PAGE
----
We need to drastically rethink the way we think about care in Australia and the way that we make and deliver policy about care, because care, whether for a child, the elderly, those with disability or others, cannot be an afterthought in the design of either social or economic policy. Providing care is one of the most important jobs a person can have. Those in formal care work should be recognised accordingly, with good wages, good conditions and real security in the work that they do, and we must do more to value and recognise informal care—the care that our parents, friends, aunties, uncles and, for an increasing number of Australians, grandparents do, particularly to raise children. It is clearly an emotionally rewarding experience for many, and I feel that in our family very deeply. But it can be exhausting. Many will call it the hardest job they've ever had.
There are things government can do to make life easier for Australians who are supporting our society, supporting those in the workforce and supporting our essential workers. For our essential workers, we can help give them better choice when it comes to their care arrangements and how they are managed around their employment, and we can ensure that the benefits that come from the now-celebrated increased flexibility in workplace arrangements are felt not just by employers but by employees, who deserve and are entitled to balance in their life outside of work and to manage and maintain their responsibilities outside of work. We can also minimise the number of workers, in these industries and in the caring industries, who are kept on rolling contracts for years, by giving them security and a stronger hand when negotiating rosters.
The UNSW report I referred to earlier highlights a number of key findings when it comes to managing work and caring responsibilities, the first—and this will come as no surprise to anyone paying attention to this sector—being that access to formal early education and care is one of the most significant barriers. Of course, this matters not just in terms of supporting care arrangements but also in terms of supporting the early development of children, which I have spoken about extensively in this place. But, when it comes to supporting care arrangements to enable parents to participate in essential work, they are hampered by the cost of child care, which is preventing too many families from participating. Childcare fees have skyrocketed under this government. In fact, they've gone up by almost 40 per cent since the Liberals were elected. For many families, this is holding back their aspirations and their opportunities in work. Of those surveyed in the UNSW report, 43 per cent of mothers and 35 per cent of fathers with children under 12 wanted to work more hours but were unable to because they couldn't access care. Many reported turning down shifts—care was so expensive they were better off staying at home. This is a crucial point to consider when we hear about labour shortages, as we have in recent weeks, and yet, knowing all of this, the Morrison government has proposed a childcare policy which doesn't go nearly far enough. It rips any extra support away from families with two children in care, once the older child goes to school, and completely leaves out parents with one child in care, which is 74 per cent of families.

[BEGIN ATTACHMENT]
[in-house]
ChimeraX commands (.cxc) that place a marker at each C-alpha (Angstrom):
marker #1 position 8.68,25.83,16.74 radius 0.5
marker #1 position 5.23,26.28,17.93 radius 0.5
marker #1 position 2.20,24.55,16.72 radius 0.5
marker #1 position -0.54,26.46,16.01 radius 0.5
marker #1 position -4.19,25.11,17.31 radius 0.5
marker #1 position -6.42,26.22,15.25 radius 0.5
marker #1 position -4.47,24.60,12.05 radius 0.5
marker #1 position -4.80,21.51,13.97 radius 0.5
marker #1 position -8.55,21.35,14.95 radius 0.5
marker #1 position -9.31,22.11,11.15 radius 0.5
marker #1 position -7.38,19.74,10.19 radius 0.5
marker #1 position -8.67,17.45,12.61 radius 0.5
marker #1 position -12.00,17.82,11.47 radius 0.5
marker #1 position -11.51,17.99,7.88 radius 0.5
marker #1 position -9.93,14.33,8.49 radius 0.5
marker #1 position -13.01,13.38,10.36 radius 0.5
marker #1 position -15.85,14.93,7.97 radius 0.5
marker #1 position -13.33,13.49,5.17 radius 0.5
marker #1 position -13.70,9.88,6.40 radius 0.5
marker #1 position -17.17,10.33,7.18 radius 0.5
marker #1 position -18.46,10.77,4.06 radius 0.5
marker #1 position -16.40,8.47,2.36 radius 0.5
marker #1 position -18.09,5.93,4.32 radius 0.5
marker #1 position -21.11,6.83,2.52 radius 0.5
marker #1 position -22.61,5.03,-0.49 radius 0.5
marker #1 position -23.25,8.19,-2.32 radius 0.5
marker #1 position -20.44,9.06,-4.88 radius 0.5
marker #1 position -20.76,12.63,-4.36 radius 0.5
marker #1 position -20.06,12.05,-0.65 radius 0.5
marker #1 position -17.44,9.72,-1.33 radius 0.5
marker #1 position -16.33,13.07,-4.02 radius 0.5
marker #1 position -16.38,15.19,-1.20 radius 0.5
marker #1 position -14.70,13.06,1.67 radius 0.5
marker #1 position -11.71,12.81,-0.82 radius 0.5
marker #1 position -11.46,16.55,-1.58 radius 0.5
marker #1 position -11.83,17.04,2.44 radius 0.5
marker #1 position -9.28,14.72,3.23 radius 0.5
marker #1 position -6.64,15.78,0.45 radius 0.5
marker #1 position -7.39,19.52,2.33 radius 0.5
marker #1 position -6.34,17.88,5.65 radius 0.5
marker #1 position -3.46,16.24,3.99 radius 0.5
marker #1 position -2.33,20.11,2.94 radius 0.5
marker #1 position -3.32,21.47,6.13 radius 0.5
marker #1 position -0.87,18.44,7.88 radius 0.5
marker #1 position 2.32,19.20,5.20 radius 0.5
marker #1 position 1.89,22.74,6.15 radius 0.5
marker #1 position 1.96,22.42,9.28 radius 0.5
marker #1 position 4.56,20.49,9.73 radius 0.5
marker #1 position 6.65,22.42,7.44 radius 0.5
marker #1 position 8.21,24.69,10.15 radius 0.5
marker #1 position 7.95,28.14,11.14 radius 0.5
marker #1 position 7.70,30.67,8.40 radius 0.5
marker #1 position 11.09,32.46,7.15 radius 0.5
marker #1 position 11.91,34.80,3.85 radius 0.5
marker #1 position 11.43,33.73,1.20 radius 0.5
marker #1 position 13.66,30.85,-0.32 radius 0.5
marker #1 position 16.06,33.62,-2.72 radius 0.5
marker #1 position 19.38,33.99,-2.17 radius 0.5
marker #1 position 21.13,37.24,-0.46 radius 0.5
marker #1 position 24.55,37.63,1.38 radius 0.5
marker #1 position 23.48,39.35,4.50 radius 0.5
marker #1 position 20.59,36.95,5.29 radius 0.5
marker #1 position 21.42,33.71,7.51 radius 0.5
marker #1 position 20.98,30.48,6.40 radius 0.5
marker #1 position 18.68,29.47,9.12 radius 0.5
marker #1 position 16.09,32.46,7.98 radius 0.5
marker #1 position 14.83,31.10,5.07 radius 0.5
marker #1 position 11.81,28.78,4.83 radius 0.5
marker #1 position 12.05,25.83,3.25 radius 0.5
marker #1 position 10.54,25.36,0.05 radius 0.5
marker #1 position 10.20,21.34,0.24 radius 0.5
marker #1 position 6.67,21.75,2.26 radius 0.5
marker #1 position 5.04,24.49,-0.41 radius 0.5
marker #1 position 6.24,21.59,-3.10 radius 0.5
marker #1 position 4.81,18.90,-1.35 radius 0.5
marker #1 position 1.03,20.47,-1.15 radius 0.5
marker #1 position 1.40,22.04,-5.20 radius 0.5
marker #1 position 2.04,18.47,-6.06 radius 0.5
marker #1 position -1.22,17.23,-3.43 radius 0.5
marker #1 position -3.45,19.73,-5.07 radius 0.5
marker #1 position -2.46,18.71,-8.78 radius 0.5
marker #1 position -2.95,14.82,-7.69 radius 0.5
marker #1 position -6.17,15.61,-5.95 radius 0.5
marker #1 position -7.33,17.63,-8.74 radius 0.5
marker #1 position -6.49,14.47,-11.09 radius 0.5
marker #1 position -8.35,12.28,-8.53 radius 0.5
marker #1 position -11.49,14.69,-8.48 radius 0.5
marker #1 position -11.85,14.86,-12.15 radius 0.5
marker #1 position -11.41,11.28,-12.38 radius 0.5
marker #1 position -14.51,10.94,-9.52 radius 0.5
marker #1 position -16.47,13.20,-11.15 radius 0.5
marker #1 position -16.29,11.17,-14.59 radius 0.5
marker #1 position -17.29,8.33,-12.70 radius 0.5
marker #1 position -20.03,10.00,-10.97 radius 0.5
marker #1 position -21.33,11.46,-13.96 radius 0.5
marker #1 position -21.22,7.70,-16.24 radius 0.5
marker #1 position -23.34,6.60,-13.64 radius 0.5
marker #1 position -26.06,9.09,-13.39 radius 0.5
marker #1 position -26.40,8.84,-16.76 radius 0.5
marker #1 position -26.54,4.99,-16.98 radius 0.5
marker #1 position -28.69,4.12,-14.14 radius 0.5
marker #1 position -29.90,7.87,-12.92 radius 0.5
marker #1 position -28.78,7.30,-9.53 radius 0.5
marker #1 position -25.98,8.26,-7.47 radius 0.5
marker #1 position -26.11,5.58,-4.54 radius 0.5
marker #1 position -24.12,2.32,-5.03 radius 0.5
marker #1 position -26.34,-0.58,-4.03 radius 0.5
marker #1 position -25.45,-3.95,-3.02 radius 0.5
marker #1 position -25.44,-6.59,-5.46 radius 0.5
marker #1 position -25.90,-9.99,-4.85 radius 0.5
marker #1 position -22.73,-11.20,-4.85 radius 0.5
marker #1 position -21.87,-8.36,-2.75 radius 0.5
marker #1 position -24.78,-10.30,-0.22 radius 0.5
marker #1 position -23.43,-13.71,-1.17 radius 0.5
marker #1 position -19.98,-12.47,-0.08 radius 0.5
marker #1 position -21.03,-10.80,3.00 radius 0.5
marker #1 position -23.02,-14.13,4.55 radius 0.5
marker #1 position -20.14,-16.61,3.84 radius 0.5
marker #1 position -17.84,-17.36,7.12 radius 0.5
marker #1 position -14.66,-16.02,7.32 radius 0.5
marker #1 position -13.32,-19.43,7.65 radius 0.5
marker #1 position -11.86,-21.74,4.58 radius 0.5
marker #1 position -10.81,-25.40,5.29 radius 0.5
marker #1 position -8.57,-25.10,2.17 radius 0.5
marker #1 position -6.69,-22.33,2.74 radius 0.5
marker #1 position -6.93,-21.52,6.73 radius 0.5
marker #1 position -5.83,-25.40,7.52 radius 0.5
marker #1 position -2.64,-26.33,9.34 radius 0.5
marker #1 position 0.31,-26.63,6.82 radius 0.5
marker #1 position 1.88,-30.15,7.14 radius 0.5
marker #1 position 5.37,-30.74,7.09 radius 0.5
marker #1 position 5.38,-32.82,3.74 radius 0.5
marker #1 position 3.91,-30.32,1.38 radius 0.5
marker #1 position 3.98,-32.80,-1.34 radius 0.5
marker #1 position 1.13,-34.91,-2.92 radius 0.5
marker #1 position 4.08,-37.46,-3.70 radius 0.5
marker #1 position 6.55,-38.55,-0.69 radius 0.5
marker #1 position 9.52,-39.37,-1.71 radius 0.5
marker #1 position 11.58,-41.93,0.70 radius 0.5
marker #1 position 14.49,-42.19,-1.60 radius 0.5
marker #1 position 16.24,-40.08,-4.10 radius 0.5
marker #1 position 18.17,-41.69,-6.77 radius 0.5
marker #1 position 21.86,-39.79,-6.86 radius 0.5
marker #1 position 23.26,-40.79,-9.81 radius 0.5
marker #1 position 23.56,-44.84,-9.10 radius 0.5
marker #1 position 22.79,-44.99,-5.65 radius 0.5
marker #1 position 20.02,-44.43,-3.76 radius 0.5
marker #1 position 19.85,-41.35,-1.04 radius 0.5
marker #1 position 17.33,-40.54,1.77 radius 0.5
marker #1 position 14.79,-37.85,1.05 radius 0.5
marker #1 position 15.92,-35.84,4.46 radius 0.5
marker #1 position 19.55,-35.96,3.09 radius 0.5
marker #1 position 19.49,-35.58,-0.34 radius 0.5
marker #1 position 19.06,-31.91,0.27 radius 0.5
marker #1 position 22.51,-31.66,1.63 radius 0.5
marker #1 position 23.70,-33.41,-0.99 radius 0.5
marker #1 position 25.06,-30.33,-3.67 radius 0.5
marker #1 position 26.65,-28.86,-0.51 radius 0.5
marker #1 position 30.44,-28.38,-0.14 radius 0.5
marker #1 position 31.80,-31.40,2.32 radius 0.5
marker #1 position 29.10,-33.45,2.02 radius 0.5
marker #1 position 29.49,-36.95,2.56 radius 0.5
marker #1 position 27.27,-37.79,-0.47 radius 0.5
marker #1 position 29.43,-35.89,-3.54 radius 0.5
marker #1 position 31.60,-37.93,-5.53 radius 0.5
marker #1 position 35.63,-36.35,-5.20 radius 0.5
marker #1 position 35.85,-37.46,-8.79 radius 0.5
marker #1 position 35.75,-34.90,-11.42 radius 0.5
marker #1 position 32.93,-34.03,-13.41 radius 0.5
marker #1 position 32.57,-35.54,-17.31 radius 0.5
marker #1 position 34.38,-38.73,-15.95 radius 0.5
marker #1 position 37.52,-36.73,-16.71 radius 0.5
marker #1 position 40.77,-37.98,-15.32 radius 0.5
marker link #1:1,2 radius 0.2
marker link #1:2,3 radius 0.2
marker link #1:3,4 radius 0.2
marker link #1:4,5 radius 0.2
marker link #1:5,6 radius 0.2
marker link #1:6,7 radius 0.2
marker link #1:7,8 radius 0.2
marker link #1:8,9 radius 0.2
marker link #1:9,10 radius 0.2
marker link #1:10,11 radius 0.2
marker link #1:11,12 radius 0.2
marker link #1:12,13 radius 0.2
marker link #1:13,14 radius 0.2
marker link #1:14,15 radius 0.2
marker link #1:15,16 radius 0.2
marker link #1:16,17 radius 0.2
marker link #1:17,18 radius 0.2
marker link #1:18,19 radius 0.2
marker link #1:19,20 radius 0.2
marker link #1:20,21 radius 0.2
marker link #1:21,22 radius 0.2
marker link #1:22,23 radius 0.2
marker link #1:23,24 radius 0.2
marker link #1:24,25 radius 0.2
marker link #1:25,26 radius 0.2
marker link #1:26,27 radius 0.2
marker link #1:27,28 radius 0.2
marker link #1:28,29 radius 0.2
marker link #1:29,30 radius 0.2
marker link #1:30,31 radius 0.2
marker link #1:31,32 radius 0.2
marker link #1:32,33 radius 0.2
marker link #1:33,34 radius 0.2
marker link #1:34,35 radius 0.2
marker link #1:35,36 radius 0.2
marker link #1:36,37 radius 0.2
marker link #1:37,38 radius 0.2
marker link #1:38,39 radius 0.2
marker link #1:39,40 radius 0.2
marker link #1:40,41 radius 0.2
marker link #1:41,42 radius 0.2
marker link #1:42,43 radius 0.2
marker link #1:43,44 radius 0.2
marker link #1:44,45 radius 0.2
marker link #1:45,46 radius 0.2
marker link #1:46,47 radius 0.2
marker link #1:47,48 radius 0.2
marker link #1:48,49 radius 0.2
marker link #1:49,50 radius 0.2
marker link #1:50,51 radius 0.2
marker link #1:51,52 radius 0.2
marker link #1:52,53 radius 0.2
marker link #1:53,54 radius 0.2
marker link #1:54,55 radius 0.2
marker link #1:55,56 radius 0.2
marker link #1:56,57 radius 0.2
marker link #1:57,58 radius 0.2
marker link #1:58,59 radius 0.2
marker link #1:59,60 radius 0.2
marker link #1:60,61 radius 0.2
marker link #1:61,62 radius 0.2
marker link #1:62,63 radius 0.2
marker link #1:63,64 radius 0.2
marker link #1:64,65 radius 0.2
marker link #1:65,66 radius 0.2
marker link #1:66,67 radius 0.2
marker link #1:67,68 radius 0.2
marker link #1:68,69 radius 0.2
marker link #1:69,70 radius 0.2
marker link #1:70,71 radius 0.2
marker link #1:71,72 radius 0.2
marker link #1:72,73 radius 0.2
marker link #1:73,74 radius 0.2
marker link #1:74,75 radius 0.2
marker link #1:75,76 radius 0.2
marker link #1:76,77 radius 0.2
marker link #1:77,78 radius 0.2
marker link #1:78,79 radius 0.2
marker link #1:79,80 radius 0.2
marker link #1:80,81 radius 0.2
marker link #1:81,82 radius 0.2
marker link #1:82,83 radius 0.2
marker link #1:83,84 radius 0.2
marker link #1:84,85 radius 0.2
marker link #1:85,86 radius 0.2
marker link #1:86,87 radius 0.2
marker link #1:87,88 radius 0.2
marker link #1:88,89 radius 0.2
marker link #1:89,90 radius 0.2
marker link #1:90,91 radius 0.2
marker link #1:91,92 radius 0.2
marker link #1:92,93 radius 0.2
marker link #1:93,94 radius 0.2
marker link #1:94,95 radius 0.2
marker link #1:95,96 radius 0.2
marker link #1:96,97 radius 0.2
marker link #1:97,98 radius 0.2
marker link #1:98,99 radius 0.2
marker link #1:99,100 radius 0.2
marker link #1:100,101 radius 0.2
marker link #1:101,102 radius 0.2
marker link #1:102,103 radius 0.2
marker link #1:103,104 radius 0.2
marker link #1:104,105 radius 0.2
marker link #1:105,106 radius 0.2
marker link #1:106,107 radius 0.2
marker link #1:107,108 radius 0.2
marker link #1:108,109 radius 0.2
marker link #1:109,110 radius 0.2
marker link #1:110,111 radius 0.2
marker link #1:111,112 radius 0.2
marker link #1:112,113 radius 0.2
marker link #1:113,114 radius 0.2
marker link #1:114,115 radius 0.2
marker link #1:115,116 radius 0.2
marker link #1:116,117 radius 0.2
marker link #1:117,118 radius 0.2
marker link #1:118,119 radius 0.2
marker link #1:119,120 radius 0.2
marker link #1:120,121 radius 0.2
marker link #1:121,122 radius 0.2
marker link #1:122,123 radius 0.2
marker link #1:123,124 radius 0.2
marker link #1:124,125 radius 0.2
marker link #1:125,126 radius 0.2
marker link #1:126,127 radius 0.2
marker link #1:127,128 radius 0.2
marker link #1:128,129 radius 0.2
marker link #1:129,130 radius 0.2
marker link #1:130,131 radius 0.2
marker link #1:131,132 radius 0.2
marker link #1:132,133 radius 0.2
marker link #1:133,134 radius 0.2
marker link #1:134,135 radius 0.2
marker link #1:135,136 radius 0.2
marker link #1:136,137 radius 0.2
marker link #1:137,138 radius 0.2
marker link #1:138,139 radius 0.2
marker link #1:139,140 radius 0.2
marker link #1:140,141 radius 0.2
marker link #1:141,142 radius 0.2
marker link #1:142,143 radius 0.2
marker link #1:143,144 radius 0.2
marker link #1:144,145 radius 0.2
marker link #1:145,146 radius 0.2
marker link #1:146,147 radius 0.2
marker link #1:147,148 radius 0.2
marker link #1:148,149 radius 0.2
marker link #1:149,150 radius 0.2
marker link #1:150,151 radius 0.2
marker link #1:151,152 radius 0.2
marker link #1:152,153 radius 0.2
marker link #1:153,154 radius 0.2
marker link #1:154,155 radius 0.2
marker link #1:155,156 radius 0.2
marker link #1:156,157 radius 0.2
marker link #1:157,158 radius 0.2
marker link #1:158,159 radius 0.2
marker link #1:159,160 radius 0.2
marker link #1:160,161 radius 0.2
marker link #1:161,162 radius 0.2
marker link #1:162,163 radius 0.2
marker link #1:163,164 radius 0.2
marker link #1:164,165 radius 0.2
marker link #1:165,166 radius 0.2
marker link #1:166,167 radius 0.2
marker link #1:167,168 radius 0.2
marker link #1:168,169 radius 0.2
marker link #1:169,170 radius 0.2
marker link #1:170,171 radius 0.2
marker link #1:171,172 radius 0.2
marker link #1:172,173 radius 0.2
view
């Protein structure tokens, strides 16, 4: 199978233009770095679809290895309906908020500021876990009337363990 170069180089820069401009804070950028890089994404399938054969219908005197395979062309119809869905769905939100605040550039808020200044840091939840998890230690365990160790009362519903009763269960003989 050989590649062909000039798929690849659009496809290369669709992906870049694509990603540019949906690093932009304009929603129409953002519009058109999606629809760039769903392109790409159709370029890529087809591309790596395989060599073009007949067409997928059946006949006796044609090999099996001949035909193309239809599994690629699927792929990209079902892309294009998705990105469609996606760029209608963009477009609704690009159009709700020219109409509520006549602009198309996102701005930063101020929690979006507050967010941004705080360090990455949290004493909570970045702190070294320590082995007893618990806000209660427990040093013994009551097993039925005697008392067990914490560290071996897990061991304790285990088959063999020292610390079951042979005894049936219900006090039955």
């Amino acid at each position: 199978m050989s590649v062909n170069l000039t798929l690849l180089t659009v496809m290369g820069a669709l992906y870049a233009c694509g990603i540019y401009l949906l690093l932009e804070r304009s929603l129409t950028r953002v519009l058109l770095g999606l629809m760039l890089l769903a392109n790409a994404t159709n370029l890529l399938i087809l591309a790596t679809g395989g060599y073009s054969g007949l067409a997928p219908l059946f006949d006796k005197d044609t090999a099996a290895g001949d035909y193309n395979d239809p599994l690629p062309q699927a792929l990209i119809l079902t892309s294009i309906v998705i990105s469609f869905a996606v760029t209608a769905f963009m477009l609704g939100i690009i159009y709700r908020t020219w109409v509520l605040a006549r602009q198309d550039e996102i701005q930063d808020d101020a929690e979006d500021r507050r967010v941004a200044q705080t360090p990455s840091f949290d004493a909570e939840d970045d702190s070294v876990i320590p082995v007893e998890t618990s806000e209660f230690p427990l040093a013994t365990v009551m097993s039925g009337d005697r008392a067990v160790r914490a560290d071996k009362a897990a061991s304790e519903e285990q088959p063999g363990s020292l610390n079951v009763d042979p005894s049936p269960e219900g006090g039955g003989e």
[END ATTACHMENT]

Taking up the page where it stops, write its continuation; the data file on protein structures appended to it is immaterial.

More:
Australian families pay some of the highest rates of child care in the world, and that's why Labor has a plan to relieve this pressure. We have a plan to increase the childcare subsidy rate for every Australian family earning less than $530,000. Beyond the issue of access to child care, we know too that, while so many workers have benefitted from Labor's nation-changing reform of paid parental leave, there is still more work to do in this project. We know that the fact that superannuation is not paid on parental leave payments contributes to the super gap and to the fact that women in their older age are part of the fastest-growing cohort of people experiencing homelessness and poverty. There are things we can do about that .There are policy choices we can make to fix that and to enhance it, just as there are in care.
We owe our essential workers, who have endured so much during this pandemic, who not only have taken on the additional burdens of the stress of this work during these difficult times but have still had to manage and balance their care and family responsibilities with their work and have felt so unsupported in doing so. These workers deserve better. They deserve a clearer look at our policy levers to make sure they are supported, and they deserve acknowledgement not just in thanks but in their pay, their conditions and the support we give them.